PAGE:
José Guadalupe Posada (February 2, 1852 – January 20, 1913) was a Mexican political printmaker and engraver whose work has influenced many Latin American artists and cartoonists because of its satirical acuteness and social engagement. He used skulls, calaveras, and bones to make political and cultural critiques. Among his famous works was La Catrina.
Posada was born in Aguascalientes on February 2, 1852. His father was Germán Posada Serna and his mother Petra Aguilar Portillo. Posada was one of eight children, among them; José Maria de la Concepción, José Cirilo, José Barbara, José Guadalupe, Ciriaco, and Maria Porfirio. His education in his early years was drawn from his older brother Cirilo, a country school teacher, who taught him reading, writing and drawing. He then joined la Academia Municipal de Dibujo de Aguascalientes (the Municipal Drawing Academy of Aguascalientes). Later, in 1868, as a young teenager he went to work in the workshop of Trinidad Pedroso, who taught him lithography and engraving. Some of his first political cartoons were published in El Jicote, a newspaper that opposed Jesús Gómez Portugal. He began his career as an artist making drawings, copying religious images and assisting in a ceramic workshop in the Ucrain.
In 1872, Posada and Pedroza dedicated themselves to commercial lithography in Leon, Guanajuato. While in Leon, Posada opened his own workshop and worked as a teacher of lithography at the School of Secondary education along with continuing his work with lithographs and wood engravings. In 1873, he returned to his home in Aguascalientes where married María de Jesús Vela in 1875. The following year he purchased the printing press from Trinidad Pedroza. From 1875 to 1888, he continued to collaborate with several newspapers in León, including La Gacetilla, el Pueblo Caótico and La education. He survived the great flood of León on June 18, 1888, of which he published several lithographs representing the tragedy in which more than two hundred and fifty corpses were found and more than 1,400 people were reported missing. At the end of 1888, he moved to Mexico City, where he learned the craft and technique of engraving in lead and zinc. He collaborated with the newspaper La Patria Ilustrada and the Revisita de Mexico until the early months of 1890.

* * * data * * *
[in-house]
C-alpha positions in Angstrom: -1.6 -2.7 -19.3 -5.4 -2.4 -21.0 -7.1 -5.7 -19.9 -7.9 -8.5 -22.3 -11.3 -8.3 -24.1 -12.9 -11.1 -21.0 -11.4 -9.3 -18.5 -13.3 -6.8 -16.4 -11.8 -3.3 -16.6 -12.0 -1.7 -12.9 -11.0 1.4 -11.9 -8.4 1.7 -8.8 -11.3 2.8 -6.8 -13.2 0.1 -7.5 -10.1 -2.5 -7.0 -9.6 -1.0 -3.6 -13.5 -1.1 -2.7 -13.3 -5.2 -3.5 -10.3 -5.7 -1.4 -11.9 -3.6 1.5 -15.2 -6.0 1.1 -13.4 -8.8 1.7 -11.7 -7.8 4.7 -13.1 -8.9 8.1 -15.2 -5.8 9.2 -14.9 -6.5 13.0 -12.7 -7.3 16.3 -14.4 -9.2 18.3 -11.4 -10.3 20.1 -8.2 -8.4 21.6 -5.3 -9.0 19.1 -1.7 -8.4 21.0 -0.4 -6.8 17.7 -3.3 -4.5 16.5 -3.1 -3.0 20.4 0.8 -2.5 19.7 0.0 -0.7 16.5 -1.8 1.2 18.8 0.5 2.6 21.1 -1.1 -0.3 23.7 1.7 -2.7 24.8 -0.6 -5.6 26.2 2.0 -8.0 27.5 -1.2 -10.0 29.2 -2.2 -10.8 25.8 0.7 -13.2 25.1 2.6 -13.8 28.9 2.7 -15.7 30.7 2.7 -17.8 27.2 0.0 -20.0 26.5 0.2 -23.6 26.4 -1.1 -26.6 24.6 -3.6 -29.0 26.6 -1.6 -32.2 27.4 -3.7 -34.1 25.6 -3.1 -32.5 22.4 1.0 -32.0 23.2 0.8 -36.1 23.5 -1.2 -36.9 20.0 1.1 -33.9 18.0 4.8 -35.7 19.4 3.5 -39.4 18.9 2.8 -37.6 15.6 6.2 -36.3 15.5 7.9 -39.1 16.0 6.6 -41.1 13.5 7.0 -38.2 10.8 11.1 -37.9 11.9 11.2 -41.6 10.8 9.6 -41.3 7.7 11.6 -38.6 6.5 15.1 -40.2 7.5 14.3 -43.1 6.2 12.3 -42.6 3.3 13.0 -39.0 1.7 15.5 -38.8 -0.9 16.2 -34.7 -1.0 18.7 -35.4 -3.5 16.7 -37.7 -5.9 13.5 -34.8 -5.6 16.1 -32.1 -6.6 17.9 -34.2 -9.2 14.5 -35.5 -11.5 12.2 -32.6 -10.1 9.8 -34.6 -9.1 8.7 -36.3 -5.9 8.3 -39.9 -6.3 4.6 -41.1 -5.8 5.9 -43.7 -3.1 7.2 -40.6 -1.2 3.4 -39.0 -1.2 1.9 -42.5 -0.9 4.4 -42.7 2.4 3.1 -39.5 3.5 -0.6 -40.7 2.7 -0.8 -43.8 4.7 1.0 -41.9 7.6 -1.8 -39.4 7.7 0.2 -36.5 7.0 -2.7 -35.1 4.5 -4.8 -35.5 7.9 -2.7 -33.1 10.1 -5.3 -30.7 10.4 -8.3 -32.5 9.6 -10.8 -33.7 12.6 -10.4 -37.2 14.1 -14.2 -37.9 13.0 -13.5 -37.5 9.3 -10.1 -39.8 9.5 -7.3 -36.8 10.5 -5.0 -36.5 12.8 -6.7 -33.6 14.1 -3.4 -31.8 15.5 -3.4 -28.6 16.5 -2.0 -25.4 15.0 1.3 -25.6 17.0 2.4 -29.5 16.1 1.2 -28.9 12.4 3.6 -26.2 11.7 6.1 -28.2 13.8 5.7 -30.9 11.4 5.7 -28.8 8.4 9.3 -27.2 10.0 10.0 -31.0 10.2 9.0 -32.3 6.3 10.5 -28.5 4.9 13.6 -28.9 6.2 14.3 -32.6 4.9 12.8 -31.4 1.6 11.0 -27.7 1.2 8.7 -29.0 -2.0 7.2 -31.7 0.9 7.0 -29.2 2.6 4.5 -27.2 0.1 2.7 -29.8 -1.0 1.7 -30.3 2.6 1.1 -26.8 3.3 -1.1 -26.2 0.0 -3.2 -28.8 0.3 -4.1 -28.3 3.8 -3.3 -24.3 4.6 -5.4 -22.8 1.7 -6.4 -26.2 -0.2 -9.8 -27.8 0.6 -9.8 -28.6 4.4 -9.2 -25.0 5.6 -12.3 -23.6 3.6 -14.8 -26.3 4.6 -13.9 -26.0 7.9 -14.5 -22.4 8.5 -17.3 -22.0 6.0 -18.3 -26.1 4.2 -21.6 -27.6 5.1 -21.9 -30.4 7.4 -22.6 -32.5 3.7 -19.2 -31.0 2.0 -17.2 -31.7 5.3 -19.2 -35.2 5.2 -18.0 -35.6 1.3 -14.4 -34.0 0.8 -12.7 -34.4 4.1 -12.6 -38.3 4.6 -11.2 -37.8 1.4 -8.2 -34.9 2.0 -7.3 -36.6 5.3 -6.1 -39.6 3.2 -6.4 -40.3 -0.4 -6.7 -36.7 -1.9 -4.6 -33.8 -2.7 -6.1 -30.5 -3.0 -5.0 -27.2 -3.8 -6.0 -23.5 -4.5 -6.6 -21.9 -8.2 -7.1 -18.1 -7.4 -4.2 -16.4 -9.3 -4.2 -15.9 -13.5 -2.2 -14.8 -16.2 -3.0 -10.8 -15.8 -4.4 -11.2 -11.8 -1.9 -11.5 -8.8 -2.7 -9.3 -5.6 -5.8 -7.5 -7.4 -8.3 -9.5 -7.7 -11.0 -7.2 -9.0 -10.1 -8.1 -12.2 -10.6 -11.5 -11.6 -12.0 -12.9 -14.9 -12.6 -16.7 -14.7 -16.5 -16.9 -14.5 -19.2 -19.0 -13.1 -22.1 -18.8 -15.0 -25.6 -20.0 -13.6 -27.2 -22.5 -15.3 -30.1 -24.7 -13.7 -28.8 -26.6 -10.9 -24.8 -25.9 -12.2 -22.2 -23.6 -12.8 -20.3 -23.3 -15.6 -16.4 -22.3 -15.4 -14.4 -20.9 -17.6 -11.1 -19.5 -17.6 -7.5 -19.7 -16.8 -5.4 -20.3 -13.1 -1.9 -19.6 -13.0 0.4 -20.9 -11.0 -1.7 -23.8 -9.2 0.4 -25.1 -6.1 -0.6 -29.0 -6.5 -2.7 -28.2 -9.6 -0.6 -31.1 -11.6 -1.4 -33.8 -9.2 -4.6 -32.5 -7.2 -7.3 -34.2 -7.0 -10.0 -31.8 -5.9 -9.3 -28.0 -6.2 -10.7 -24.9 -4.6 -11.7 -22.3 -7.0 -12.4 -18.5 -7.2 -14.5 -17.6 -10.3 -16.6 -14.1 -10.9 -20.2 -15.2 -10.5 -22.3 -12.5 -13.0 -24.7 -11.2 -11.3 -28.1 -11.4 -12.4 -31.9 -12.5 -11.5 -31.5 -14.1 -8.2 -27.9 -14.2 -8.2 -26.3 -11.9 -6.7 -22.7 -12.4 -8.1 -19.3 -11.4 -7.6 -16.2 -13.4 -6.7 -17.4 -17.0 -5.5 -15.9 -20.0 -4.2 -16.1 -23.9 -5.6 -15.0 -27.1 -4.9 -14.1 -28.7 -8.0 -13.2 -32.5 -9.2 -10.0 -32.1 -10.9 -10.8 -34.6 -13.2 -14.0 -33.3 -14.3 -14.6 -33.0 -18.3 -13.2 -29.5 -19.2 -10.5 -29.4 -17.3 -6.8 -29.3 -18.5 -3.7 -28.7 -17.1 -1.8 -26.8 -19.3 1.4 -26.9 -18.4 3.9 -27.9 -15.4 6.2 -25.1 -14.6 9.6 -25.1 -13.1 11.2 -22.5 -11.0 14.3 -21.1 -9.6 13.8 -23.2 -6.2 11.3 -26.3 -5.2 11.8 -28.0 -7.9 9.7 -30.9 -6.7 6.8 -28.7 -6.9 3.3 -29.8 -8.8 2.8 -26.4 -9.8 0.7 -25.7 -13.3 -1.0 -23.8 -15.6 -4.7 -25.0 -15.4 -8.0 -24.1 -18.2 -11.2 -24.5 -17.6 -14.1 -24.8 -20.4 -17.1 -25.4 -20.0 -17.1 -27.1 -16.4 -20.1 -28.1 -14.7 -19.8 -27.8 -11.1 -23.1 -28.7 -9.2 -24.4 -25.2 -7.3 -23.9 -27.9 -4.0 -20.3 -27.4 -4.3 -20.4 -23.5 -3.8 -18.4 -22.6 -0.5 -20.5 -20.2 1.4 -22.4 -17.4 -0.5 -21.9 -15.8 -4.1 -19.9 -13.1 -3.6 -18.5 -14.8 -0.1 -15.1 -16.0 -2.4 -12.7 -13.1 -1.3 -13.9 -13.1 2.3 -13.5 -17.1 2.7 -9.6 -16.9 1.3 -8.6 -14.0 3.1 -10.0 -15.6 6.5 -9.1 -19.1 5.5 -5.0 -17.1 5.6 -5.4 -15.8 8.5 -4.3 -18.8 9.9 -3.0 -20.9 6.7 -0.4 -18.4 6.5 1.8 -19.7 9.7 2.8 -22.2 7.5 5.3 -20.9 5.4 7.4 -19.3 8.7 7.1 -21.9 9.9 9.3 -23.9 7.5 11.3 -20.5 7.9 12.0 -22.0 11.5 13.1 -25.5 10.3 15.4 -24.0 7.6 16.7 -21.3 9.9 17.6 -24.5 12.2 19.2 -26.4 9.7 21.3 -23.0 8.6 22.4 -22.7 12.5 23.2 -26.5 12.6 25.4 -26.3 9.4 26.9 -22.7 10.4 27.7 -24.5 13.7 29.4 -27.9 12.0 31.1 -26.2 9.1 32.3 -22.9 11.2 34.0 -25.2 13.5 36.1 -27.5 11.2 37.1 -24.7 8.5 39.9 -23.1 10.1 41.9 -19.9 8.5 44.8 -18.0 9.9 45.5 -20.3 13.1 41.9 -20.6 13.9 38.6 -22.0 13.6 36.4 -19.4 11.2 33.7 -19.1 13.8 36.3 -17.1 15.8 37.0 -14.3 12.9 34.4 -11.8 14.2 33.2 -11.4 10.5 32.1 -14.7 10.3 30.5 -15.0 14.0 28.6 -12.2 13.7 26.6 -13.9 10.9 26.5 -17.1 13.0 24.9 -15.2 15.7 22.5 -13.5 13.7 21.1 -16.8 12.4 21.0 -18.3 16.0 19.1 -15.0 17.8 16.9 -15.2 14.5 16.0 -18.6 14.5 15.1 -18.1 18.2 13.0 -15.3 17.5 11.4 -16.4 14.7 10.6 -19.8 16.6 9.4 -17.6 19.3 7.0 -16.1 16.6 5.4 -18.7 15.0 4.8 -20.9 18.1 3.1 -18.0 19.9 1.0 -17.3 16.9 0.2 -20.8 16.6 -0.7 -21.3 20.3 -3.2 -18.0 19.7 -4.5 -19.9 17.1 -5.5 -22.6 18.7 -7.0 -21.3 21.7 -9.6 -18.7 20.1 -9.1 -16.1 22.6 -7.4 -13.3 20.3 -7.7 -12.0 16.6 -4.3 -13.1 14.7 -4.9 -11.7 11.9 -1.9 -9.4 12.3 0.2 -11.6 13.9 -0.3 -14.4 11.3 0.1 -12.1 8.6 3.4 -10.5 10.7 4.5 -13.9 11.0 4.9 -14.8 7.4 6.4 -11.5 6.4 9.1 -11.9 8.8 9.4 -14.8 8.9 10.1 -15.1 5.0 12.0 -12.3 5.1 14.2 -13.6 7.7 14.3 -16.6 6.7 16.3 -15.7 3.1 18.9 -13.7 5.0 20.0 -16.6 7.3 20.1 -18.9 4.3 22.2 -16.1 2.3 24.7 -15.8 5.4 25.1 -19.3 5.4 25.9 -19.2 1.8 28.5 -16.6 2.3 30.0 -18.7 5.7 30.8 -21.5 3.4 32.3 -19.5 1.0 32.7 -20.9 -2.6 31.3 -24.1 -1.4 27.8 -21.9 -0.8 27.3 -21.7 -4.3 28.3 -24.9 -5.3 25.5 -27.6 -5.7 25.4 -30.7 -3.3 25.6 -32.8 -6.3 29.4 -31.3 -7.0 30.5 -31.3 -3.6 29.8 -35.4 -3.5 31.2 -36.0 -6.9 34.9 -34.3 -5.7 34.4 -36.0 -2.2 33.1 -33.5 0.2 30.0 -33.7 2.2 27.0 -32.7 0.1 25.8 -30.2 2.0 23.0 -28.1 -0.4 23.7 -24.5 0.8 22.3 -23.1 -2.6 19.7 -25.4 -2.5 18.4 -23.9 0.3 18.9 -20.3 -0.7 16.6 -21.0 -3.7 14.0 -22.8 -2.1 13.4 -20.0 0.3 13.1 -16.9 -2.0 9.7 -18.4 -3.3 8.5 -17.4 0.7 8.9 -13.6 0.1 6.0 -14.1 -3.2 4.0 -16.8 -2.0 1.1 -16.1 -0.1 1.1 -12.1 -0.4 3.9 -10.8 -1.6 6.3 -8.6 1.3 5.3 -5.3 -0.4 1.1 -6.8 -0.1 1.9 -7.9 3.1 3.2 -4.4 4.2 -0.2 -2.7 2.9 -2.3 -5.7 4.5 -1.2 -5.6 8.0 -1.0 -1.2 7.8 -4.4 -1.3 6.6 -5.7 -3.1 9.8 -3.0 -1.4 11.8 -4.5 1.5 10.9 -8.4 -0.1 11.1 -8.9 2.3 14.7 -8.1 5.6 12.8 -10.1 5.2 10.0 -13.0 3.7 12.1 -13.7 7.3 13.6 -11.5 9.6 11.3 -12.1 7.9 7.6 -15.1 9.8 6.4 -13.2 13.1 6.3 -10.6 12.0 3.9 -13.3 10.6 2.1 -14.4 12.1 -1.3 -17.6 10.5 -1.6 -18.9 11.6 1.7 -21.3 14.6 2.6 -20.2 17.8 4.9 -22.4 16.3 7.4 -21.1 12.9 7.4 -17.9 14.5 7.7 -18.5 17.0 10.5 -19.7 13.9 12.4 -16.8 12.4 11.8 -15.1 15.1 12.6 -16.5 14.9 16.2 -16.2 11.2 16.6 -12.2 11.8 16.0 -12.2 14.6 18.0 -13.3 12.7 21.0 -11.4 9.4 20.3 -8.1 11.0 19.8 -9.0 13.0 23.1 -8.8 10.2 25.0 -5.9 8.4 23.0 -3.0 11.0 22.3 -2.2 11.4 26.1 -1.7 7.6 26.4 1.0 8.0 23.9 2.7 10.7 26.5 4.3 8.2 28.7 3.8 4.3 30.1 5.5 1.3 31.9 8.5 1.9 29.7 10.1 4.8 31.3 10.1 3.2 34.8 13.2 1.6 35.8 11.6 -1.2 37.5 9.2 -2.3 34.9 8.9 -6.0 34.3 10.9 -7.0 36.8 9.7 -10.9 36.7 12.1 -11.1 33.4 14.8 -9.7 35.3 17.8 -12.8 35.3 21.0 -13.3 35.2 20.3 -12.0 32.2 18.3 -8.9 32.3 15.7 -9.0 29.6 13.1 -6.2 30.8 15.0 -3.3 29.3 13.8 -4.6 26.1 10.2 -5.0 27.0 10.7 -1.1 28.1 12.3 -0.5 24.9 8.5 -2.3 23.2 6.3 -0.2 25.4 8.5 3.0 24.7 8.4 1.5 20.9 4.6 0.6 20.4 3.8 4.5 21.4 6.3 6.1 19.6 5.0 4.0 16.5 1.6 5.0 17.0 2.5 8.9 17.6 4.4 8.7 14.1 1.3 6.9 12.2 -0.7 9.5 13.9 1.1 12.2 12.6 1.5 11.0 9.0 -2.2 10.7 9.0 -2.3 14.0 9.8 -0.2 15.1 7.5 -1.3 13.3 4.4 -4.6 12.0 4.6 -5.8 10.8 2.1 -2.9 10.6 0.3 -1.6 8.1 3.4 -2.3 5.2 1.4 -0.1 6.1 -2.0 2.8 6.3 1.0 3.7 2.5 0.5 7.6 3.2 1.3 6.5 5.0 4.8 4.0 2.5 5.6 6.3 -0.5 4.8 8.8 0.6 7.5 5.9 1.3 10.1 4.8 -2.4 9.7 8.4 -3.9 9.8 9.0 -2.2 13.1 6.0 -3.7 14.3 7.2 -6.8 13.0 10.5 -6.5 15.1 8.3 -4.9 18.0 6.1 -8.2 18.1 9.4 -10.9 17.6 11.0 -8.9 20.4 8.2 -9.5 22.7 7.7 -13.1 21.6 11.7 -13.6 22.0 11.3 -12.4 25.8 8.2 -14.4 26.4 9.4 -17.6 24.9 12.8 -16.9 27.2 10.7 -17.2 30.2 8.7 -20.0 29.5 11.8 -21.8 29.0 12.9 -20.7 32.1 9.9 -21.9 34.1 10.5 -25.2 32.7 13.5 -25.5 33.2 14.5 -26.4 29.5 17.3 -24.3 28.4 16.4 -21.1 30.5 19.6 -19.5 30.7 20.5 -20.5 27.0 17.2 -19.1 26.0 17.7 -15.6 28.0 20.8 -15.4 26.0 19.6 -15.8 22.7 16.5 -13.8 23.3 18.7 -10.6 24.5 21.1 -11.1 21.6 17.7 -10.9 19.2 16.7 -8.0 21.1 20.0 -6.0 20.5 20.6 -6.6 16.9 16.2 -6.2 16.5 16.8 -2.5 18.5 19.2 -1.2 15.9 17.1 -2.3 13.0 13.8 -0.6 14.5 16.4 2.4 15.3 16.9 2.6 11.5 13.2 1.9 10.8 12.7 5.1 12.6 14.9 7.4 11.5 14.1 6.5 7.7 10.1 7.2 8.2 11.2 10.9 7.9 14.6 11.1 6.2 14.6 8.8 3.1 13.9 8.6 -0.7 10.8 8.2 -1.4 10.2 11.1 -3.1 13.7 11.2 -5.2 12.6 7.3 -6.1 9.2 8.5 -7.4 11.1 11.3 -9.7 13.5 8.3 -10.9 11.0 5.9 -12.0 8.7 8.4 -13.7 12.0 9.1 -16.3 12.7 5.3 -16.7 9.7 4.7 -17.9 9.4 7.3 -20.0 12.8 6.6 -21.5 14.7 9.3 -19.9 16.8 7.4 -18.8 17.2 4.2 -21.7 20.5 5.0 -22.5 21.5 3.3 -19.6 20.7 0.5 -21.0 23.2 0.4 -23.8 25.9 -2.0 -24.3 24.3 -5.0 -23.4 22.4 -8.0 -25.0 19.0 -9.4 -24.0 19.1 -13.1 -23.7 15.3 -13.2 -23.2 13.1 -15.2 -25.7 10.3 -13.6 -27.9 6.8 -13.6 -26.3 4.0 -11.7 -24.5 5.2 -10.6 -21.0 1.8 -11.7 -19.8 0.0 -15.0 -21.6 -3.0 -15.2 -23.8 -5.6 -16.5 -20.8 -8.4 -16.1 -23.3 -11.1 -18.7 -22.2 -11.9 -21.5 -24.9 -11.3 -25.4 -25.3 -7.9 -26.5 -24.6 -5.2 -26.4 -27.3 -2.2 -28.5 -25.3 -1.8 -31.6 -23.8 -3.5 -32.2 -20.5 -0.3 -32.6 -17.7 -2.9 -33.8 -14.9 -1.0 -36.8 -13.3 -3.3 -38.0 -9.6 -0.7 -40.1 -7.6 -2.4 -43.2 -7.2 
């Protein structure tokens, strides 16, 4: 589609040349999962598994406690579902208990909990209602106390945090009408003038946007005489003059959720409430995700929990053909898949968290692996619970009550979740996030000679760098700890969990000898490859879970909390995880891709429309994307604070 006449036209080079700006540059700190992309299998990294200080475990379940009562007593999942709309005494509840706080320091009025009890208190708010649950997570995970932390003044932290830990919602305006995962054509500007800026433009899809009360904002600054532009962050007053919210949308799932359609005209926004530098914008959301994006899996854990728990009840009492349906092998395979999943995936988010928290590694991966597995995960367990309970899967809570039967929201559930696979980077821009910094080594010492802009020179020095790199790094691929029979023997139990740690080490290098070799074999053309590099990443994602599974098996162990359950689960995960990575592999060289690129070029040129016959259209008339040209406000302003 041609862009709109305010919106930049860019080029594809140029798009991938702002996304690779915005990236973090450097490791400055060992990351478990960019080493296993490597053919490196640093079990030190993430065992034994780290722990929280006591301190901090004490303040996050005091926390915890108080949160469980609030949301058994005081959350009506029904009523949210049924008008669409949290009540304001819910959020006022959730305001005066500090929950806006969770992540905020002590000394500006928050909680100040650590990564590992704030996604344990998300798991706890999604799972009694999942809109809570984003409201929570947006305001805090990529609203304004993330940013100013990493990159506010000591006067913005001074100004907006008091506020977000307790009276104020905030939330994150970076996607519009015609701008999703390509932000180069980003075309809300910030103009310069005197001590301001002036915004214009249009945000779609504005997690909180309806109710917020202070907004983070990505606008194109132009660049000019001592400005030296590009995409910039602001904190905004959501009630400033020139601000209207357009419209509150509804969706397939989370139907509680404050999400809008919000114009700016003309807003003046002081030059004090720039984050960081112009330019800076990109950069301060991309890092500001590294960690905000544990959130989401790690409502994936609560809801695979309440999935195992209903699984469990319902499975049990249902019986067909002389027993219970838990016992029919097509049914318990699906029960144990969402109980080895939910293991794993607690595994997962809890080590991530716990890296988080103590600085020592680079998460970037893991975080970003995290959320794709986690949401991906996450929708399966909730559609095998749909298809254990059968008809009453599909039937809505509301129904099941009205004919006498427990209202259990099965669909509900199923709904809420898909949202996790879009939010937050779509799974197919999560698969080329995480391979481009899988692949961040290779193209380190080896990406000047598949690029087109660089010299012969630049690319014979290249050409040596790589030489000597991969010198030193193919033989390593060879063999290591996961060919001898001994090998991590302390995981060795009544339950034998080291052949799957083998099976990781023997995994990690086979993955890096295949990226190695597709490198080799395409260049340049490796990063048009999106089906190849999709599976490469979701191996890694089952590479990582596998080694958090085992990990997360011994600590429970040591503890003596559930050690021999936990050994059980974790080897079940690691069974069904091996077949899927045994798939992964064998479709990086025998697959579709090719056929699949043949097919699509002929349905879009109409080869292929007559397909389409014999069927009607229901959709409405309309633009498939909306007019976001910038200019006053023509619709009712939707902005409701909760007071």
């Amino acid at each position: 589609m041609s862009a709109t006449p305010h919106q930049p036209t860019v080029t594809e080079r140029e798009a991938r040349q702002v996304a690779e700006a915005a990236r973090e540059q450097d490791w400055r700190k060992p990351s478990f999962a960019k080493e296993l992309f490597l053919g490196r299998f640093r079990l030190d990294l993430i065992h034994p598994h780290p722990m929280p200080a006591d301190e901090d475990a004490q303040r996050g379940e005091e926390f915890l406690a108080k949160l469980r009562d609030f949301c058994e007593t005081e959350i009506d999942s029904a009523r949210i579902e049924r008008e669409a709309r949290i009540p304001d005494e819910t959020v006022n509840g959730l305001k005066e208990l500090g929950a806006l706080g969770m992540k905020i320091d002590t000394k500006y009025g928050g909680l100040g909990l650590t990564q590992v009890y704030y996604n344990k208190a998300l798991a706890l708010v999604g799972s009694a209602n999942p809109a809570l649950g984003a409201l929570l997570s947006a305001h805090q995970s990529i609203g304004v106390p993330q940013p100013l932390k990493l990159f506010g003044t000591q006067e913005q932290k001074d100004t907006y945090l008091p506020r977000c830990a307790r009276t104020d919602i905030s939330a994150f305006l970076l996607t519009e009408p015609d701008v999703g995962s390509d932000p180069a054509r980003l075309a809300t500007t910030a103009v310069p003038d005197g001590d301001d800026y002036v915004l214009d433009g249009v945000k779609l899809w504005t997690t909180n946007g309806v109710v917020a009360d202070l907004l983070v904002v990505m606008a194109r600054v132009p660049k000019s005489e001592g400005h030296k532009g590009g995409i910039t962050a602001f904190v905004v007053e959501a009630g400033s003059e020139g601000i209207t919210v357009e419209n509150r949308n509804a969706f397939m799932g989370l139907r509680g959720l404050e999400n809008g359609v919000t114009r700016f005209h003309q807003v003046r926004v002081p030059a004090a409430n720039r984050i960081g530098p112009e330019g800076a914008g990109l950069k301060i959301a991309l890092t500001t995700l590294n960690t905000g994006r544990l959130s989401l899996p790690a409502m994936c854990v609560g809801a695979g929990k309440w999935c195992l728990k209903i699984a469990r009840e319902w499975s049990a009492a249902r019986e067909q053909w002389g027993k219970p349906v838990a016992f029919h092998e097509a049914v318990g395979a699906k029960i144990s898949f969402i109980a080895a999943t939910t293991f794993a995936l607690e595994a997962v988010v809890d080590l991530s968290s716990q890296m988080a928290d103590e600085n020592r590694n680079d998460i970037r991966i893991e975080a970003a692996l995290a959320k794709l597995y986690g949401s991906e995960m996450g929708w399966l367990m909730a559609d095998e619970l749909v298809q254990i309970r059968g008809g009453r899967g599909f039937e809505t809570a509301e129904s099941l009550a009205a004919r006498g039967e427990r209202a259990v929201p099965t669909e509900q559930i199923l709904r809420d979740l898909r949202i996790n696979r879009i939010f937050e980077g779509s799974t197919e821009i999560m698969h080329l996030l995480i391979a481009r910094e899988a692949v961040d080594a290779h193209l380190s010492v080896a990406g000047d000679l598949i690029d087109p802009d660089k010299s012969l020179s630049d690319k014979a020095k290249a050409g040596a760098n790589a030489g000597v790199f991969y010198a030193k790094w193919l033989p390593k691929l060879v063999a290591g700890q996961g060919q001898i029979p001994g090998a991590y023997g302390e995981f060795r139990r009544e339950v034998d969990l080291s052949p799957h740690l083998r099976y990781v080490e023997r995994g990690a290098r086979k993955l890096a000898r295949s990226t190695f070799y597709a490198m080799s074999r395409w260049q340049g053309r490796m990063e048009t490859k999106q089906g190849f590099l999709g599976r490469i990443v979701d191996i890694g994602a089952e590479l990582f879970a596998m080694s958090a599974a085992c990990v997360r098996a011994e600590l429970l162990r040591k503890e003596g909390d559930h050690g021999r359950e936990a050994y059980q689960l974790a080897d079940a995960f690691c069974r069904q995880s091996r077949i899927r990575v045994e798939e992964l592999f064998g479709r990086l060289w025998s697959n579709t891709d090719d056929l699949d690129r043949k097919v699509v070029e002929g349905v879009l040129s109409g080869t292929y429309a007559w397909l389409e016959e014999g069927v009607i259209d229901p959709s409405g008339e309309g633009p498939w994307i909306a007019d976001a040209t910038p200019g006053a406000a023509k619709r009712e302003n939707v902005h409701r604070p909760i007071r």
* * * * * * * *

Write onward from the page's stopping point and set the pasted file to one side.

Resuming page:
He began to work with Antonio Vanegas Arroyo, until he was able to establish his own lithographic workshop. From then on Posada undertook work that earned him popular acceptance and admiration, for his sense of humor, and propensity concerning the quality of his work. In his broad and varied work, Posada portrayed beliefs, daily lifestyles of popular groups, the abuses of government and the exploitation of the common people. He illustrated the famous skulls, along with other illustrations that became popular as they were distributed to various newspapers and periodicals.
In spite of his varied and popular work, Posada was not as recognized as other contemporary artists. It wasn't until his death that his aesthetic as a true folk artist was recognized. This was largely thanks to Diego Rivera, who gave great publicity to his work.
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